The government is currently doing a consultation into how to reform the Australian electoral process.  There are three things I think we should borrow from the US (and other places).

1. Scrap mandatory voting.

Mandatory voting is weird, and it is stupid.  It distorts the results of elections, because people who are uninformed about, and uninterested in, politics are making political decisions. In big numbers. Mandatory voting also means the base is always mobilized.  Parties don’t need to encourage them to get out and vote.  Consequently, efforts go into convincing a small number of swing voters in a small number of swinging districts to vote.  If we wanted a broader range of opinions represented, and if we wanted policies that cater to a broad range of people, we should scrap mandatory voting.

2. Tighter campaign contribution donations

Contributions should be reported instantly, and they should be limited.  It’s shocking that you can donate almost $90,000 to a party ($9,999 to each of the state and territory parties, then another $9,999 to the federal party) without it ever being reported.  And the donations larger than 10k are only reported 6 months later.  In the age of digital communications, this is absurd.  There should be no more than a one-week lag, and we should certainly know who is donating money during a campaign before election day.

3. Open Primaries

Pre-selection battles typically involve a very small number of voters.  Consequently, you have to very much toe the party line to be chosen to run in an election.  Open up the process, and you may well find a broader range of candidates.  Plus, it would go a long way toward discouraging some of the nepotism in Australian politics, and might convince political candidates to engage with a broader range of people.

4 Responses

  1. Donations should be transparent and reported instantaneously: I agree wholeheartedly. If money laundering legislation can require transactions to be reported immediately, then we can do the same for political incentives, err, donations. We also need tighter rules about hiding behind “associated entities.”

    But I think American soft money teaches us another lesson, the folly of too much money in politics. The sum spent on the last presidential election beggars belief. As ridiculous as it sounds, I’d love to import policy from Rugby League and ‘salary cap’ our political parties.

  2. Restrictive, but not imaginative enough!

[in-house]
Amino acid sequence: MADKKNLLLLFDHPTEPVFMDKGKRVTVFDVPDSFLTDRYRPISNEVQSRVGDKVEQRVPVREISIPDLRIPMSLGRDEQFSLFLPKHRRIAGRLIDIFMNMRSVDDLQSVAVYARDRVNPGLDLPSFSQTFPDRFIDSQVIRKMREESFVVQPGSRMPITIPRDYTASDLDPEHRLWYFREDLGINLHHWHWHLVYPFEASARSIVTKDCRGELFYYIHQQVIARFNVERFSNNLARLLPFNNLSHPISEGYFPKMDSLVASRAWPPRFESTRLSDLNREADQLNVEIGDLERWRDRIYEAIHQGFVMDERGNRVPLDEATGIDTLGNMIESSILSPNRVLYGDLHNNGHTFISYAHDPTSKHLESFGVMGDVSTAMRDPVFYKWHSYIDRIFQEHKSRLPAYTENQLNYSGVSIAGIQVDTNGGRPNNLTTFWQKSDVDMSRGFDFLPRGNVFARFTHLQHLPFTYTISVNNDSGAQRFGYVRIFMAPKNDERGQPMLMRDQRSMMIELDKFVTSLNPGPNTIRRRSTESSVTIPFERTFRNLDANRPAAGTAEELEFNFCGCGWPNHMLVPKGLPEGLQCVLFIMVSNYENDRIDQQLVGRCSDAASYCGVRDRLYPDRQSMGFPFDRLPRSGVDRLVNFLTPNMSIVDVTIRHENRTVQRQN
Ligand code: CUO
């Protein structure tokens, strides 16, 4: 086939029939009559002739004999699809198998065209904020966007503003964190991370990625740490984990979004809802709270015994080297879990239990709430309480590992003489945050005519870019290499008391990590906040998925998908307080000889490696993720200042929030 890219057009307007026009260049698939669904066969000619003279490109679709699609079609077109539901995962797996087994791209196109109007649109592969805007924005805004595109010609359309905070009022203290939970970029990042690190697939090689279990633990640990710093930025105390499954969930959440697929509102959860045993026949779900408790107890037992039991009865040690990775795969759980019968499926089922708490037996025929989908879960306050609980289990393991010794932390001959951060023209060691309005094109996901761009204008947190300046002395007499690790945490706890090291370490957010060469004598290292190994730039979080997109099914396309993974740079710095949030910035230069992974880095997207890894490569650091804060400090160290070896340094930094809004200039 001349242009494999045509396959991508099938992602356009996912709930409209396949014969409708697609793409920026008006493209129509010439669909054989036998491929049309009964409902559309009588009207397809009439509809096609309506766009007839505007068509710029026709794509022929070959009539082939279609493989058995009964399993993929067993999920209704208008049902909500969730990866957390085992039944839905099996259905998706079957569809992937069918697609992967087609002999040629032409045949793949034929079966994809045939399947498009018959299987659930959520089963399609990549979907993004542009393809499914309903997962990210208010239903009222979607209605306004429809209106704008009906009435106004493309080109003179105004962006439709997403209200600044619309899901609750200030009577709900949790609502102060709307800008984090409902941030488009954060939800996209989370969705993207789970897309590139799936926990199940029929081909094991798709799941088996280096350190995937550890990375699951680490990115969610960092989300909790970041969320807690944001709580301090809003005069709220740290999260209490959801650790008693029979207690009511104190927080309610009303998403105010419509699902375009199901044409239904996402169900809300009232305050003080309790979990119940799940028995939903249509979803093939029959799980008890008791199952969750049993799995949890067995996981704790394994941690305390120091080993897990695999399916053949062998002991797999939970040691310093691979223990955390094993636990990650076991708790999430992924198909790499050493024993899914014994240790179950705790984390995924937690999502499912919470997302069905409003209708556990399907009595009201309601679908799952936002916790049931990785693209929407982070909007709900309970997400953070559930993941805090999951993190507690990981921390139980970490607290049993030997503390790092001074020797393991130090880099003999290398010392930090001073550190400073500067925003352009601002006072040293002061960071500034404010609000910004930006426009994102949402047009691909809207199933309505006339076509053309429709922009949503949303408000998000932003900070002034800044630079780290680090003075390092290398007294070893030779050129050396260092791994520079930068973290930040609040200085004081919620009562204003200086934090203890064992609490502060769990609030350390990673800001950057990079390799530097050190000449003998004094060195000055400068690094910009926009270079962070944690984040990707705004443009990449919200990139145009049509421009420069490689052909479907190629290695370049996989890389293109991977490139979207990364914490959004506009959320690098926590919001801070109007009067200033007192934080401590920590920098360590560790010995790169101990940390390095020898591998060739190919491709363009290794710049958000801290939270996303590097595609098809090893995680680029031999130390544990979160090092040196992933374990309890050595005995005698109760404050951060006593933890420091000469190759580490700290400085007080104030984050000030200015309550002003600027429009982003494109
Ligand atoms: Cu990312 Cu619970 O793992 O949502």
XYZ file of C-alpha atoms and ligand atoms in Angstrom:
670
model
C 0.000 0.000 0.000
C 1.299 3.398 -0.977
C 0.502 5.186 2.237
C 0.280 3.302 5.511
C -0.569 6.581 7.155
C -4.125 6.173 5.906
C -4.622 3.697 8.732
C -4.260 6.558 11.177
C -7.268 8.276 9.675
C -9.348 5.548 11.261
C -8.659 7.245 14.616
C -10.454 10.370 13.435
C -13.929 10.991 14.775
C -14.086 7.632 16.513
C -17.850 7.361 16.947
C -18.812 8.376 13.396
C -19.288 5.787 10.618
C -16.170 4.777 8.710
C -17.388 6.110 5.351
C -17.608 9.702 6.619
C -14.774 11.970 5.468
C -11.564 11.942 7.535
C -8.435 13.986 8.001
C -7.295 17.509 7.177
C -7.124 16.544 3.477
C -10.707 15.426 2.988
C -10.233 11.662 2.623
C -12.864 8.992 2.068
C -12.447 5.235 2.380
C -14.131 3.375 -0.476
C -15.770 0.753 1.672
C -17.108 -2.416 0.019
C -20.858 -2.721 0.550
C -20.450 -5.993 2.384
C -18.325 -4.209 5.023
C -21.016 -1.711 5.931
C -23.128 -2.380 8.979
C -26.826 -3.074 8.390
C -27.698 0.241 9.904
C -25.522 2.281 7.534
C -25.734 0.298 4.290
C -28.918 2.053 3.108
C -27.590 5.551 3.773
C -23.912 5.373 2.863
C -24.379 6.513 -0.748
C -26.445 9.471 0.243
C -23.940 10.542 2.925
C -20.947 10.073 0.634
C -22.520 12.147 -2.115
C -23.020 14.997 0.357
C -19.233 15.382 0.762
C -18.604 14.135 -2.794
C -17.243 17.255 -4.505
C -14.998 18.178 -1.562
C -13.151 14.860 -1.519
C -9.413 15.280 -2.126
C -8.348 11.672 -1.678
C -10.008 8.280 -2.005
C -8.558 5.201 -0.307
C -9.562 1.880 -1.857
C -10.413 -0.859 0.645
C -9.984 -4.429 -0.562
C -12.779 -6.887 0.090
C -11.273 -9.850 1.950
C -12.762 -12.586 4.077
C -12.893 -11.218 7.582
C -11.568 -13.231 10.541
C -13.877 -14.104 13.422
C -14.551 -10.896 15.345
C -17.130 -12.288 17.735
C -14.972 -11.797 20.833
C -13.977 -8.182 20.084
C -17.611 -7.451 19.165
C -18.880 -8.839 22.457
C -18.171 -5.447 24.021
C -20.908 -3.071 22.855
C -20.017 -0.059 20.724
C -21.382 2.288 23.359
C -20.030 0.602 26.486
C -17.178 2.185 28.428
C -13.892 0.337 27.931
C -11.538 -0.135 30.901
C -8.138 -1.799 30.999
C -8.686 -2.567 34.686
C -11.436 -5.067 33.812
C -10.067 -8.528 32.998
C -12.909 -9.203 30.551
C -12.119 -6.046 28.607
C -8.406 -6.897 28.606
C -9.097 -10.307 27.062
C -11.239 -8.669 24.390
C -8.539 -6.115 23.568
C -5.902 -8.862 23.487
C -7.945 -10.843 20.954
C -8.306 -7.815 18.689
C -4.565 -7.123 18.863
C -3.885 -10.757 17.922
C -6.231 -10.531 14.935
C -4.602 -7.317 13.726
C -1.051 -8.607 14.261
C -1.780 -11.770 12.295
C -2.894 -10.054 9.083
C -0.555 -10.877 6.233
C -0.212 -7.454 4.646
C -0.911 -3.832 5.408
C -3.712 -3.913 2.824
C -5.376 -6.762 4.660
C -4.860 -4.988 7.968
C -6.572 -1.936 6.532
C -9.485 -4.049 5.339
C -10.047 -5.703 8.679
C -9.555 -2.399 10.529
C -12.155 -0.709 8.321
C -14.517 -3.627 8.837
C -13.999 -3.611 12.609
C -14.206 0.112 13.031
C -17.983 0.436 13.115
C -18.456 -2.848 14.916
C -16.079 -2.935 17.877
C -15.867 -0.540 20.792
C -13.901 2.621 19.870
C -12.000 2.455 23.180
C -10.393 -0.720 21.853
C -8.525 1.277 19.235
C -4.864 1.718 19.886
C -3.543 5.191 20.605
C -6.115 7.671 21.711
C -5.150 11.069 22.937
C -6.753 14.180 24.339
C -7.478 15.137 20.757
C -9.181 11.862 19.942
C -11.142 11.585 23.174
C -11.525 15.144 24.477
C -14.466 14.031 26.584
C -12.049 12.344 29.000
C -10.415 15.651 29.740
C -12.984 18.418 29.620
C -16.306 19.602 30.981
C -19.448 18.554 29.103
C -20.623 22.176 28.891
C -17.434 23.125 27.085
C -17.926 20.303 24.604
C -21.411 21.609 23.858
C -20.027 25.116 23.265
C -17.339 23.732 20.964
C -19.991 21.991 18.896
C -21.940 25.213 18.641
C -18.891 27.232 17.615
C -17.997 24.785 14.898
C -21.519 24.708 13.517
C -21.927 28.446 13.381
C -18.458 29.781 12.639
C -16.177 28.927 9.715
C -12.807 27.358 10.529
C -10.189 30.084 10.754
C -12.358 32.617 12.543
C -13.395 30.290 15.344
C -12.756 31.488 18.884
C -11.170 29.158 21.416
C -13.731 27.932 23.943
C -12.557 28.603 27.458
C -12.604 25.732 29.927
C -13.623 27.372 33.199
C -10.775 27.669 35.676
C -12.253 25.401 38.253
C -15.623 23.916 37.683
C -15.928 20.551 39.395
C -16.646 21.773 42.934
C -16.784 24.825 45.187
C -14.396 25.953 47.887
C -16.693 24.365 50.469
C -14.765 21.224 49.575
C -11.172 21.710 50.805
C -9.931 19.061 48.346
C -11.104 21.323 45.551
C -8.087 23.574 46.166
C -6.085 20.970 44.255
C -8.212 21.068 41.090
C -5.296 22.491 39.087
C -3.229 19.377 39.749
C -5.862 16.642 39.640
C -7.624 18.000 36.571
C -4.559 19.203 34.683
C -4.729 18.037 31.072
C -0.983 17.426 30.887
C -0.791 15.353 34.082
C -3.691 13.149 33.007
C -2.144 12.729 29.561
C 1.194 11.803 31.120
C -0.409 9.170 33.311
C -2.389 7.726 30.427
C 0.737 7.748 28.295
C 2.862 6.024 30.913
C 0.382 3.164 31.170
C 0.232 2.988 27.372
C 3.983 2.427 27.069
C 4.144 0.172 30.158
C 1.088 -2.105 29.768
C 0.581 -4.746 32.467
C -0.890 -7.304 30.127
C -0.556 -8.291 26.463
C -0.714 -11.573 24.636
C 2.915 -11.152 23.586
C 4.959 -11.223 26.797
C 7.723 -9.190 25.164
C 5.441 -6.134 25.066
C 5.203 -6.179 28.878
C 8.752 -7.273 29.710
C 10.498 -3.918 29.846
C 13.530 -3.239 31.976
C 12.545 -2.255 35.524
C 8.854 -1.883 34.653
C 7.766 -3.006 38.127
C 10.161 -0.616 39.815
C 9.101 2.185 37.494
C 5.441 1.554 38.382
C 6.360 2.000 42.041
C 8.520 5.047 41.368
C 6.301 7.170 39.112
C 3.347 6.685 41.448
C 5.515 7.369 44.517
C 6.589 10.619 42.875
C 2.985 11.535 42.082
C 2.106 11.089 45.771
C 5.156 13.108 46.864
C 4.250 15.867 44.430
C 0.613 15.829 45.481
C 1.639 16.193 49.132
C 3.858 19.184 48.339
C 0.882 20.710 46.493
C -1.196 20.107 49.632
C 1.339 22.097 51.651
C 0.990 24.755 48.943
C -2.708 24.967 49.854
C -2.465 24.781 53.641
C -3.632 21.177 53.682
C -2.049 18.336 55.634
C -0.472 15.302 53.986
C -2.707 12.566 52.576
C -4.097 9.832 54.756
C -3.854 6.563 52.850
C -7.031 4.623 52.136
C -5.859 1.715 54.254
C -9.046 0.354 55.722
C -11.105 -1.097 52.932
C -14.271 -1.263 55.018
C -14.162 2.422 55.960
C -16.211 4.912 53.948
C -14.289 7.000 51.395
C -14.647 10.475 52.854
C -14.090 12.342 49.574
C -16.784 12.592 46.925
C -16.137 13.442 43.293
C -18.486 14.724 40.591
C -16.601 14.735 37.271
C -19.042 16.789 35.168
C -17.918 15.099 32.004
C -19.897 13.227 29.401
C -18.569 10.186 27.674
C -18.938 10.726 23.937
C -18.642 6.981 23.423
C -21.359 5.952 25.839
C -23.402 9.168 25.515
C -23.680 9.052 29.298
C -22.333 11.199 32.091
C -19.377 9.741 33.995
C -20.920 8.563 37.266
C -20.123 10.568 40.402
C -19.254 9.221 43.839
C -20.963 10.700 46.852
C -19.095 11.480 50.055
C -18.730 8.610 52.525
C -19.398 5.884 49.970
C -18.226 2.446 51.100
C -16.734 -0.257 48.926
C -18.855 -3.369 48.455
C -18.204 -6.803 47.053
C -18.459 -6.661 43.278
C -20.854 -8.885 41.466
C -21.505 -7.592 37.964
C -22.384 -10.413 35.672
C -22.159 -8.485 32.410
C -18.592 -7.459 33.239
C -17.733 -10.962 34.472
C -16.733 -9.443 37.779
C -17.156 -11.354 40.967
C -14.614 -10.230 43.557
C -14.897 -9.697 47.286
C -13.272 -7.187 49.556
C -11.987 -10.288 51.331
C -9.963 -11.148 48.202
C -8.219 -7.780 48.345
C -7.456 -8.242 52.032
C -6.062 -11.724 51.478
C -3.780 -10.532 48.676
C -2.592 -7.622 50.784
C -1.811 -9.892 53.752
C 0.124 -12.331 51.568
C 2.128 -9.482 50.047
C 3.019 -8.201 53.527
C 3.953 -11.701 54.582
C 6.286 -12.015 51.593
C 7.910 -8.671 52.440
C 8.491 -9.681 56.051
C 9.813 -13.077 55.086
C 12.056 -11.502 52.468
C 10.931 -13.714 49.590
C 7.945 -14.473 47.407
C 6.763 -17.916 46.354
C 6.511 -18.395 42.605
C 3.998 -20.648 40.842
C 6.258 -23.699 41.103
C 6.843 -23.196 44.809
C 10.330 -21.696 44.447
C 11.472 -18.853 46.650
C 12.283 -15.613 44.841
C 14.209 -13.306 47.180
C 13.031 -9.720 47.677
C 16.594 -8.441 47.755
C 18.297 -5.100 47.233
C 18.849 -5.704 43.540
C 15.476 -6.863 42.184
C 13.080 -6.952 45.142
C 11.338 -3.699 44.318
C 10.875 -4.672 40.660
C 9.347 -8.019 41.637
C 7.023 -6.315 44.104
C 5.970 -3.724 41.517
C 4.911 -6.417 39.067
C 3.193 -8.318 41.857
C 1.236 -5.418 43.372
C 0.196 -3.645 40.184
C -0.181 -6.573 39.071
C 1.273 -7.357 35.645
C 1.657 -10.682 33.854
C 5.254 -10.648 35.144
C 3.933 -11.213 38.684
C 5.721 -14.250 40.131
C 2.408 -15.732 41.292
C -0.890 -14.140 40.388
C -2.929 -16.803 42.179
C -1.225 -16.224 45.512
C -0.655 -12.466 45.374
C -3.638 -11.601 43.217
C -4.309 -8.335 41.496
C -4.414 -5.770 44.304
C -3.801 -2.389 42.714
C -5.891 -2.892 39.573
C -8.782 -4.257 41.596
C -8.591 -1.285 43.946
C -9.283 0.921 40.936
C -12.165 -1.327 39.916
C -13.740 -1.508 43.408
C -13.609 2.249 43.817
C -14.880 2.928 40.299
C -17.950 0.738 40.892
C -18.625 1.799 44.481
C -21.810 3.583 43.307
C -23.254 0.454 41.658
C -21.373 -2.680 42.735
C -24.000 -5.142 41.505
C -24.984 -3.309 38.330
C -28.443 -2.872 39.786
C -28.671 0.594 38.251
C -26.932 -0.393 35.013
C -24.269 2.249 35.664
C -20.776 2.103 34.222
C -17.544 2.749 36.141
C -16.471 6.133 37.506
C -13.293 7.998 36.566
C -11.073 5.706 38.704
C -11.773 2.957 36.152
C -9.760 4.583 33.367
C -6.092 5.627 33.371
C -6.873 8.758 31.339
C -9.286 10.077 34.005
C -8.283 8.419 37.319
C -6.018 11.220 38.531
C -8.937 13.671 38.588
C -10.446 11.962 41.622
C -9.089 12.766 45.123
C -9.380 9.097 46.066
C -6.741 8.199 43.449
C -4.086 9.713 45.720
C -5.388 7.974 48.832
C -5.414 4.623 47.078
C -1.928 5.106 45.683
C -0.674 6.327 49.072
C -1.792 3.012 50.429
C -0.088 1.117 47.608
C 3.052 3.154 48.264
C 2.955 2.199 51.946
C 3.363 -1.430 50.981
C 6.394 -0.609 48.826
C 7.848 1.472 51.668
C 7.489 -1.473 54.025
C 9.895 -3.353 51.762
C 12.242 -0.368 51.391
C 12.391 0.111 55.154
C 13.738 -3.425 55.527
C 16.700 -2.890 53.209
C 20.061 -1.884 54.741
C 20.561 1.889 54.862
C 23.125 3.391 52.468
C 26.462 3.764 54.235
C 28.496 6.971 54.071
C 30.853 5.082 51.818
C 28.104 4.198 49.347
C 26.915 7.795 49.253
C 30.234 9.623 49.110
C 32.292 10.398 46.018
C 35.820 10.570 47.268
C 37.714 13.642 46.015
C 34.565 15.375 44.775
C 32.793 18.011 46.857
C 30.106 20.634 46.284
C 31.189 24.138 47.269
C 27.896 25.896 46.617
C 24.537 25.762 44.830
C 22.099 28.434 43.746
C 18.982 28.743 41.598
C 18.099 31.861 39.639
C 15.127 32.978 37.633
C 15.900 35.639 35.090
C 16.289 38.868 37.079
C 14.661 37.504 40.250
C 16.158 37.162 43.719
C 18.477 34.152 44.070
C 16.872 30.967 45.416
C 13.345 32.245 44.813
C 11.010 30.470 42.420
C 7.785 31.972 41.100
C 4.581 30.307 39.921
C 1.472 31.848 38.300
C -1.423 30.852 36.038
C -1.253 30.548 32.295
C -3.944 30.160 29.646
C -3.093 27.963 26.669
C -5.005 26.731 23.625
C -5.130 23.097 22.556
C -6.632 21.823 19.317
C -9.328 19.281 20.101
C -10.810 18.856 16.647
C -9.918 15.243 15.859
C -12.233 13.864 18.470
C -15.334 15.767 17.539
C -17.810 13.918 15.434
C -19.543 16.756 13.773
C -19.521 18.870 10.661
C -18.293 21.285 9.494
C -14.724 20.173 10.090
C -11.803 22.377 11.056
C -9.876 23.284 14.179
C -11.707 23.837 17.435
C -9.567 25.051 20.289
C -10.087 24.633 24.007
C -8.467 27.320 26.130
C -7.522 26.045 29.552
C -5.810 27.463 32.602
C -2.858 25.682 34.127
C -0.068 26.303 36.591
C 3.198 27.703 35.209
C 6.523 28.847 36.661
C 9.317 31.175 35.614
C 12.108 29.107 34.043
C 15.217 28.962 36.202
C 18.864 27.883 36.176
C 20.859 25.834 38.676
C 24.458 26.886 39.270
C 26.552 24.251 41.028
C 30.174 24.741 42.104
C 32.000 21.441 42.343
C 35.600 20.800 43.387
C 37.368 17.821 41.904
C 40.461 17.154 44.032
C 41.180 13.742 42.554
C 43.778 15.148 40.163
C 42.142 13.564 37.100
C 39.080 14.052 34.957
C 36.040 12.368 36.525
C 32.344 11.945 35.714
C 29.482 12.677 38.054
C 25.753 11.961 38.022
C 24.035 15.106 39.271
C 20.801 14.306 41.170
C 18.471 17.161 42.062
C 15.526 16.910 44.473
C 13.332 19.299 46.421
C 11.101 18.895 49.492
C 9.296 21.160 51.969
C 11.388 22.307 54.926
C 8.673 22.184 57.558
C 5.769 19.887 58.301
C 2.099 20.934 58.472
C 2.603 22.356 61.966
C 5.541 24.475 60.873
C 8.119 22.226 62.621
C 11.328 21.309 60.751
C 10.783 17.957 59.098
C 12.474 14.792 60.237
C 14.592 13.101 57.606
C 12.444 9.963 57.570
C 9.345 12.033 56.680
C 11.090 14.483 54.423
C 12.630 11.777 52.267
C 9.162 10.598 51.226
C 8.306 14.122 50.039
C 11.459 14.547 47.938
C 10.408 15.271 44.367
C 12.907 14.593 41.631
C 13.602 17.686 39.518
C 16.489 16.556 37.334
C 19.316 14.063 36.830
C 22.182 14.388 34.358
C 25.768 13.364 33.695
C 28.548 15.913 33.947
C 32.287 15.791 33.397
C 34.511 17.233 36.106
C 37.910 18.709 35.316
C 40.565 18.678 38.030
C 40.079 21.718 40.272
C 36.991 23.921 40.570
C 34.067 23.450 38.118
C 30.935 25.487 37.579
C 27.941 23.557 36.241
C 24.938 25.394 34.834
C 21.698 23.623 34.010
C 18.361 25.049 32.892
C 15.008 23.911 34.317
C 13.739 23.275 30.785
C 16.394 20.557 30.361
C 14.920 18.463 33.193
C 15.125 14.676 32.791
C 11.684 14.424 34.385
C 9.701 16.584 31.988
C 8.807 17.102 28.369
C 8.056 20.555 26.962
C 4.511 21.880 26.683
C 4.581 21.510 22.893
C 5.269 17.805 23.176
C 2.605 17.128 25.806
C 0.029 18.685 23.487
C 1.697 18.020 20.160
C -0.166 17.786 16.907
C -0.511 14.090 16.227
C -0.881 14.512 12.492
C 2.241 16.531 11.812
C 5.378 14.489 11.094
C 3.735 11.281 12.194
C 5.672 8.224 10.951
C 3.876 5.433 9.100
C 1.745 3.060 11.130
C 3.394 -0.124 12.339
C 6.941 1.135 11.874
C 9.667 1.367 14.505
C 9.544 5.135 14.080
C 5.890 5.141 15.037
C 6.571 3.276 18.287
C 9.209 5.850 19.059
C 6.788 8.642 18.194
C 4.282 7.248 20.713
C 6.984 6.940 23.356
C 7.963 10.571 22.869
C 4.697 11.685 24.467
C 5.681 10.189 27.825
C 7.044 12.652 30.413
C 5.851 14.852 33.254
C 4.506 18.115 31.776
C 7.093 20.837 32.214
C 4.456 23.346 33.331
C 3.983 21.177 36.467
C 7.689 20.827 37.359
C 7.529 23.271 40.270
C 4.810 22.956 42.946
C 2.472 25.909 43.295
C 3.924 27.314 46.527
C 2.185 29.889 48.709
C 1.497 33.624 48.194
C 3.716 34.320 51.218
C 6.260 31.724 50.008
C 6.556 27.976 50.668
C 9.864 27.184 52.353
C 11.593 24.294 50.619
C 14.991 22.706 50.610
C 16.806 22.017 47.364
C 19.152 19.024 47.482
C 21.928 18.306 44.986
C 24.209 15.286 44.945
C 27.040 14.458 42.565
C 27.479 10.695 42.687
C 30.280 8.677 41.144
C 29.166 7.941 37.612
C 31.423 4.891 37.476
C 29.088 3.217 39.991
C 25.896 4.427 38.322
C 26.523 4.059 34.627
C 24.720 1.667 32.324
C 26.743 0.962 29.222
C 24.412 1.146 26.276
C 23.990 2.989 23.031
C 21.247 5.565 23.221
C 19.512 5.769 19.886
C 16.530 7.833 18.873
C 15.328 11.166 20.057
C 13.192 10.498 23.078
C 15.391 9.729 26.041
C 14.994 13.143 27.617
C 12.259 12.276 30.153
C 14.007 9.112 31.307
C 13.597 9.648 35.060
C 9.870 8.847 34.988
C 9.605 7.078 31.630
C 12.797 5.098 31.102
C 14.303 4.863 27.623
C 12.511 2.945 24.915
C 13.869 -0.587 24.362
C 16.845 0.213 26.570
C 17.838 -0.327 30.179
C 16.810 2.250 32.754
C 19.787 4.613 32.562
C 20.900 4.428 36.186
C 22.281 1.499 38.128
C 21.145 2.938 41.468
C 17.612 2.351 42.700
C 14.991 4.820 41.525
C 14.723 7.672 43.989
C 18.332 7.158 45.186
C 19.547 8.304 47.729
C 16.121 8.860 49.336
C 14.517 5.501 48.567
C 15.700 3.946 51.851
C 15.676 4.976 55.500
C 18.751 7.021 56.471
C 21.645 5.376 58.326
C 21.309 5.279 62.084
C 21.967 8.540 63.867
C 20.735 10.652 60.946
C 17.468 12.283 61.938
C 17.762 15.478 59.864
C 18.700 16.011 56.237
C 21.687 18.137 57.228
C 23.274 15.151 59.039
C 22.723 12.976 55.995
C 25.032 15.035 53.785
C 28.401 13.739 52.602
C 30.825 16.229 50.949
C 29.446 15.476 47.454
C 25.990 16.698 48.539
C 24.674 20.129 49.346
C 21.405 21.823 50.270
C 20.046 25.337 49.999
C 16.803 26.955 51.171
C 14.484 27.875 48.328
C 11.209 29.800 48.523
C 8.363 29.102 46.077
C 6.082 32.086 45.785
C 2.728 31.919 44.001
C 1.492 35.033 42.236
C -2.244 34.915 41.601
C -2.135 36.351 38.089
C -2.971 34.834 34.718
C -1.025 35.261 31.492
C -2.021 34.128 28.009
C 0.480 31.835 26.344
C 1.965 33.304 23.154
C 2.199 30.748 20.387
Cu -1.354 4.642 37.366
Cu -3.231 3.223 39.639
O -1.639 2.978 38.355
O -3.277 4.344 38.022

I don’t think enough money is spent on election campaigns. I’d draft legislation that creates an “election stimulus package” that forks unlimited amounts of government money out to political candidates and their parties so they can spend more on brainwashing and propaganda. This would also create demand for jobs such as political journalists at news publications because there’d be more going on to report.

    Of course, tax payers would be pissed, but we’ll just launch their taxes sky high into space if they’re brazen enough to commit dissent.

  3. Scrapping mandatory voting is a bad idea. The fact is that the people that most people that are interested in and informed about politics are those with a relatively higher level of education. Those that are uninformed and disinterested are those with a relatively lower level of education.

    A representative democracy should be truly that.. representative. Elected politicians should not just represent those in their electorate with and interest in politics (who you’ll probably find have relatively high levels of education and income/wealth).

    Scrapping mandatory voting leads to areas of relatively low socio-economic status being neglected. This is because voter turnout in these areas is typically very low and therefore, there are not many votes to be won by campaigning there.. this only exacerbates the downward spiral.

    The way to improve the political process is not by excluding those citizens that are uninformed but by informing them. This starts with improving the education system(s) to foster a more active interest in political issues at a younger age so that the next generation of voters are always more informed than the last.

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